• Short-term effects - How free from moss and thatch the grass looked
  • Long-term effects - How dense and healthy the grass grew
  • Convenience - How easy the machine is to move and operate

Need a new lawn mower but not sure where to start? See our lawn mower reviews to see which brand could work for you.


What are lawn rakers and scarifiers used for?

A lawn covered in dead grass clippings or suffering a build-up of moss can benefit from having a lawn raker or scarifier run across it.

Beneath the green blades of your grass there's a hidden layer of thatch, which is made up of grass clippings, flattened stems, shoots, moss and weeds. Thatch is a normal part of grass turf, but too much thatch will leave your lawn feeling soft and spongey. A soft lawn can feel nice to walk on, but these conditions impede drainage and prevent air from reaching the base of the grass. 

The best lawn rakers and scarifiers are able to effectively pull moss and thatch from the ground, which helps your lawn breathe again. 

Using a lawn raker

They can cut the lateral shoots (stolons) of grass, encouraging these to root and create new grass plants, making your lawn thicker and more lush.

Scarifiers also cut into the soil, creating slices that help to aerate it and reduce compaction. 

Raker vs. scarifier - what's the difference?

Both of these machines look a bit like lawn mowers, but they function in a slightly different way.

  1. Lawn rakers feature a plastic cylinder lined with sprung metal tines, capable of combing the lawn, pulling out moss, thatch and horizontal grass stalks.
  2. Lawn scarifiers have knife blades attached to their cylinders, making them well-suited for removing moss and thatch. On the lowest setting, you can use a lawn scarifier to cut into the soil to help aerate it. Scarifiers give a cleaner cut to grass stolons than a raker, which tends to rip and tear them apart.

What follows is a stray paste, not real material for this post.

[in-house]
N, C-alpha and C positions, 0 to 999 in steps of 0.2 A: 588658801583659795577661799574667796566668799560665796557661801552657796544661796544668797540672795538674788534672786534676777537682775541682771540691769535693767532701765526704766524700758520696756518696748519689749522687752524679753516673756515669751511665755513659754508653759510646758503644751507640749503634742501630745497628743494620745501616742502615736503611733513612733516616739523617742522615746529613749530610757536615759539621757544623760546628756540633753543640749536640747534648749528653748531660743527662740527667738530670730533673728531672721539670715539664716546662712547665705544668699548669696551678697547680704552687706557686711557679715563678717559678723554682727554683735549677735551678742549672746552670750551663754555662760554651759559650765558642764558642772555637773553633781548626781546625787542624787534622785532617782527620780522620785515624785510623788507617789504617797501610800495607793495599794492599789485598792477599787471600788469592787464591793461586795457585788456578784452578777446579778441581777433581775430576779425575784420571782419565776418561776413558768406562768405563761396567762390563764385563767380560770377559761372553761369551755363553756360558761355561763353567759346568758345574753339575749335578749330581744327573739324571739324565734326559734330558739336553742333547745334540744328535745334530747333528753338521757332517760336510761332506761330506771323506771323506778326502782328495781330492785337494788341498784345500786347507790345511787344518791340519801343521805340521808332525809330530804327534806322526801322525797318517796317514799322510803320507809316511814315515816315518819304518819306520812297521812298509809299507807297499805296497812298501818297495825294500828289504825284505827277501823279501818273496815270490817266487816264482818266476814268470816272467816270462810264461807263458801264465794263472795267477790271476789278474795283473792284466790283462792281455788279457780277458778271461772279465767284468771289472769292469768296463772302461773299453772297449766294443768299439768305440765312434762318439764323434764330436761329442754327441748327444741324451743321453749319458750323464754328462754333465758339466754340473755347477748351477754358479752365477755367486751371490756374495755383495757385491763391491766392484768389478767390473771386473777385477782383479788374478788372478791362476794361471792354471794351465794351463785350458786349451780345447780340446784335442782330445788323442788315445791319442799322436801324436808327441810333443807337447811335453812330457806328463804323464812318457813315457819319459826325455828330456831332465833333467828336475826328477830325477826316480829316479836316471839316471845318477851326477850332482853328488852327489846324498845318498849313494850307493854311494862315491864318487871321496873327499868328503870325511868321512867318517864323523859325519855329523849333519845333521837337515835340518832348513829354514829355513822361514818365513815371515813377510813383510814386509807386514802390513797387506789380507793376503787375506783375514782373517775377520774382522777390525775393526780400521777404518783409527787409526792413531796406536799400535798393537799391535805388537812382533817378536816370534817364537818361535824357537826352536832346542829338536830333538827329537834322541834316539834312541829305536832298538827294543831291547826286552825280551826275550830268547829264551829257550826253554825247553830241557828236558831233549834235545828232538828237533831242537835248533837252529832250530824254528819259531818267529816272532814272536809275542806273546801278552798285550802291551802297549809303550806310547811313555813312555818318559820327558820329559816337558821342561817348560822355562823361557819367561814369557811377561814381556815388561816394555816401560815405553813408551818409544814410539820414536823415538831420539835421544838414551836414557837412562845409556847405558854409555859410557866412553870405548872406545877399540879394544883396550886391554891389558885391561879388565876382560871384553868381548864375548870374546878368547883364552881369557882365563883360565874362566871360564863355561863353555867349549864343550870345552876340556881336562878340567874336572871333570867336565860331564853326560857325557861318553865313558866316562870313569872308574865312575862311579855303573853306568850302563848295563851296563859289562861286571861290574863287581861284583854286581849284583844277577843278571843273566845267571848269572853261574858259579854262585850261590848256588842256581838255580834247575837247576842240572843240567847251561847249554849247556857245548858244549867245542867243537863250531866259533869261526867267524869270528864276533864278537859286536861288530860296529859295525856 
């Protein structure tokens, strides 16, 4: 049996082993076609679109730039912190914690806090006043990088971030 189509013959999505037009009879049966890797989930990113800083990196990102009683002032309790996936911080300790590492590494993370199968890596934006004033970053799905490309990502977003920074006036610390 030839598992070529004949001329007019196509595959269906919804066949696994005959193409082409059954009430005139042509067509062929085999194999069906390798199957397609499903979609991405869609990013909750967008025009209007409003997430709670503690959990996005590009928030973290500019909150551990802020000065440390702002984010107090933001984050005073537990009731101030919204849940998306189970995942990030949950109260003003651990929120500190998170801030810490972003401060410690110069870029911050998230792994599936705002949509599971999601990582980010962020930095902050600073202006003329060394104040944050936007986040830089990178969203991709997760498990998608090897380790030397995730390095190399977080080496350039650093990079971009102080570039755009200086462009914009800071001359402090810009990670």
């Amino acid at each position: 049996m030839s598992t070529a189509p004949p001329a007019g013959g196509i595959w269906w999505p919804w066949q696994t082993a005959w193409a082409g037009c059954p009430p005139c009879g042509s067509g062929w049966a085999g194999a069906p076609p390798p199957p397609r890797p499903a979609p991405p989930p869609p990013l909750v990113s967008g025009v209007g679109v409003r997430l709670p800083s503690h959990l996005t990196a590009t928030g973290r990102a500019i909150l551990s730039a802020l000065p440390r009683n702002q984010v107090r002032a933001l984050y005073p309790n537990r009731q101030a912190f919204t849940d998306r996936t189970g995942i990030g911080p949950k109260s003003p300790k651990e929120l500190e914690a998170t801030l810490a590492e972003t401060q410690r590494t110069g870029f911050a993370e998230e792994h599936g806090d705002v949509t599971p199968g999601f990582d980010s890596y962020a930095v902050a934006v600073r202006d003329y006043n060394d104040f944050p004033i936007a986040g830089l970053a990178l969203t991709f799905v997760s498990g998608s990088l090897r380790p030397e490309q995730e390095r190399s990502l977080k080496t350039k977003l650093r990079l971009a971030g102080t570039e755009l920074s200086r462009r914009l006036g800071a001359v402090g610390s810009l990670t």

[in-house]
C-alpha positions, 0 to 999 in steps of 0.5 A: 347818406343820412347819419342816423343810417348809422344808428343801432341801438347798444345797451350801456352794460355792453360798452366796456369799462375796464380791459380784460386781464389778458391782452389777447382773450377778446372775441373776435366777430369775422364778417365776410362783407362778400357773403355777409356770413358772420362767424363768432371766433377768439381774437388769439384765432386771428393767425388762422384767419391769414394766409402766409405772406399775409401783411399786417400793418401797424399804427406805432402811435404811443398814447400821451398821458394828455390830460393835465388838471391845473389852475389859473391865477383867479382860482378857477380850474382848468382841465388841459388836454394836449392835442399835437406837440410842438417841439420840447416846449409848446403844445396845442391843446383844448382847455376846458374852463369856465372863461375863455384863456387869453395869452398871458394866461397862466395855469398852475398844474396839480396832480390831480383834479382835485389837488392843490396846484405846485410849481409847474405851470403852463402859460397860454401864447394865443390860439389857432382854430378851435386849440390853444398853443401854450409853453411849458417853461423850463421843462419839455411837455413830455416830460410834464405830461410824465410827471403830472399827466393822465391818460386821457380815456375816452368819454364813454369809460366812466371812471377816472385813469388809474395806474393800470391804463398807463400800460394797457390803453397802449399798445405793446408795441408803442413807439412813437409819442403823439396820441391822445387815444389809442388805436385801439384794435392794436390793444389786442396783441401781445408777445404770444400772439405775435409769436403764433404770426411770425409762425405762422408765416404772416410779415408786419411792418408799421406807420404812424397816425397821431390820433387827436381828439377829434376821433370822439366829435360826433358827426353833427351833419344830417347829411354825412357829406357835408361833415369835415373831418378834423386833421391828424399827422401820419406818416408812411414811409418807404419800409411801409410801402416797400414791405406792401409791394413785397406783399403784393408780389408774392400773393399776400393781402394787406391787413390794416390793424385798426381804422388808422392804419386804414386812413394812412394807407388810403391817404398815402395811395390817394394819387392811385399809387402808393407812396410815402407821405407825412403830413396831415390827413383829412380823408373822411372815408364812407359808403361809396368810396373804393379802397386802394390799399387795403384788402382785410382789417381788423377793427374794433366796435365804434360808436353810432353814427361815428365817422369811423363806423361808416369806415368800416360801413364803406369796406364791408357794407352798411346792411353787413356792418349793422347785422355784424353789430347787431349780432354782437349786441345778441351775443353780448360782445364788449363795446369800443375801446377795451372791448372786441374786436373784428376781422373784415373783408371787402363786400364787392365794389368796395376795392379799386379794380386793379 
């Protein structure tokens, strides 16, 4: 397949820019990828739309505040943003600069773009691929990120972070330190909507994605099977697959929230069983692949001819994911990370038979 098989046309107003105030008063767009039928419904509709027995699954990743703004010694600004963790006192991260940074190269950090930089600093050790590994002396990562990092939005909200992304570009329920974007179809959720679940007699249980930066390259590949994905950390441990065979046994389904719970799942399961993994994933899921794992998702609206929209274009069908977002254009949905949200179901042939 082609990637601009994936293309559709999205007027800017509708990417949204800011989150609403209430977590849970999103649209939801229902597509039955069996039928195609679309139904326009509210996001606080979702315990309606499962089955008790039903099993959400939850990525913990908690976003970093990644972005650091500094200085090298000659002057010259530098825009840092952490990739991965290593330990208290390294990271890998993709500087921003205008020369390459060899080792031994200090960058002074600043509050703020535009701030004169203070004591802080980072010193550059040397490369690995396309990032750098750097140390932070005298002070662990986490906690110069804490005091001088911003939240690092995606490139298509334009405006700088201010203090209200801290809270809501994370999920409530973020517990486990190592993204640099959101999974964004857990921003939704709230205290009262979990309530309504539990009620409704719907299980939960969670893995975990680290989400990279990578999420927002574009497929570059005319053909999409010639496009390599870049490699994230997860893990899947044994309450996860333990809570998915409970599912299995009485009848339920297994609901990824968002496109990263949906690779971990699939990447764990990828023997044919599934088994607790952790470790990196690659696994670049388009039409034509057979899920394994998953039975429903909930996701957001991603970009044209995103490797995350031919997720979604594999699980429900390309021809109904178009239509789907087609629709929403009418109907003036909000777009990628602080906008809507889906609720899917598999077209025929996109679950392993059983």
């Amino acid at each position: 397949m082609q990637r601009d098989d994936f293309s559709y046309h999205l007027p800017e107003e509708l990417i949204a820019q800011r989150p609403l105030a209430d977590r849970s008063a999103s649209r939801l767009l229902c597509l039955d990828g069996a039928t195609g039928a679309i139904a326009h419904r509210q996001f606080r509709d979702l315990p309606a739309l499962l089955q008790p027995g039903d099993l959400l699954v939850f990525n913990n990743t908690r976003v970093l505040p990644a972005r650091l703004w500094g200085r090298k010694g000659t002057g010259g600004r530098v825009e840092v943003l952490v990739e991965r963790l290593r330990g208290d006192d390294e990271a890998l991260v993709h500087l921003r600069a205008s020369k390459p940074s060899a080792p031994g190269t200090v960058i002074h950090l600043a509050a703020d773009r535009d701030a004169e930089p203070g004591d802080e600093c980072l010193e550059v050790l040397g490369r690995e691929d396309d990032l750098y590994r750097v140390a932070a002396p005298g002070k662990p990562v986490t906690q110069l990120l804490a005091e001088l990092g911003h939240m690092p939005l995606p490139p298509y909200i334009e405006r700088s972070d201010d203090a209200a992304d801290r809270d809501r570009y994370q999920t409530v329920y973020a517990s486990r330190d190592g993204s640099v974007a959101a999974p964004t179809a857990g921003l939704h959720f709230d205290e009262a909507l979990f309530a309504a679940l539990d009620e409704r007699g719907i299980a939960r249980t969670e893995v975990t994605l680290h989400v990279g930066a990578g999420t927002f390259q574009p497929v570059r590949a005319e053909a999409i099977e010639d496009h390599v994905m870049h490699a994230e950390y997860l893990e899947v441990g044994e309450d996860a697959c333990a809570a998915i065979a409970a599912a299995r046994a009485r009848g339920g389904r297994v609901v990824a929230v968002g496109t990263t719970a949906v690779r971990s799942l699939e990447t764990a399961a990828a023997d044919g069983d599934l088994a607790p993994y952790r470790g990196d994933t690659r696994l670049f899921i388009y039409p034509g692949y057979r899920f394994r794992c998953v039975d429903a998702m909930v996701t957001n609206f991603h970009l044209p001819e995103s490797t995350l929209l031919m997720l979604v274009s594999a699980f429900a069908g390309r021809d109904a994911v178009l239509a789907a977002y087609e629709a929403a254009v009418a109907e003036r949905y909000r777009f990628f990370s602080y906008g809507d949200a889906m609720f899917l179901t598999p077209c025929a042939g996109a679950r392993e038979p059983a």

Electric lawn rakers and scarifiers

Rather than making use of horizontal spinning blades, electric lawn rakes and scarifiers use cylindrical rollers. These bear tines or vertical blades that rotate down into the grass.

We've seen some models that come with both blades and rollers, which means you can choose between regular raking or a yearly scarification.

Lawn raker and scarifier rollers

When is the best time to rake or scarify your lawn?

Raking and scarifying your lawn can have great long-term benefits, but can also be a somewhat aggressive lawn treatment, so it's important not to overdo it or do it at the wrong time of year.

For the best results, we recommend raking your lawn every couple of months during the growing season. 

And if you want to scarify your lawn, we suggest using a lawn scarifier once a year, ideally in autumn or spring.

Raking by hand

If you're on a budget, you might consider raking your lawn by hand. Doing so saves you some money, but our tests have found that electric lawn rakers are far more effective.

Comparing a manual rake and electric raker

When we pitted our electric lawn rakers against a manual rake, the electric version was quicker and easier to use. Not only is raking by hand strenuous work, but we've found that it's less effective in terms of removing moss. It takes far longer than a machine, too.

Still want to rake by hand? A wheelbarrow could help you transport the load. Jump over to our how to buy the best wheelbarrow guide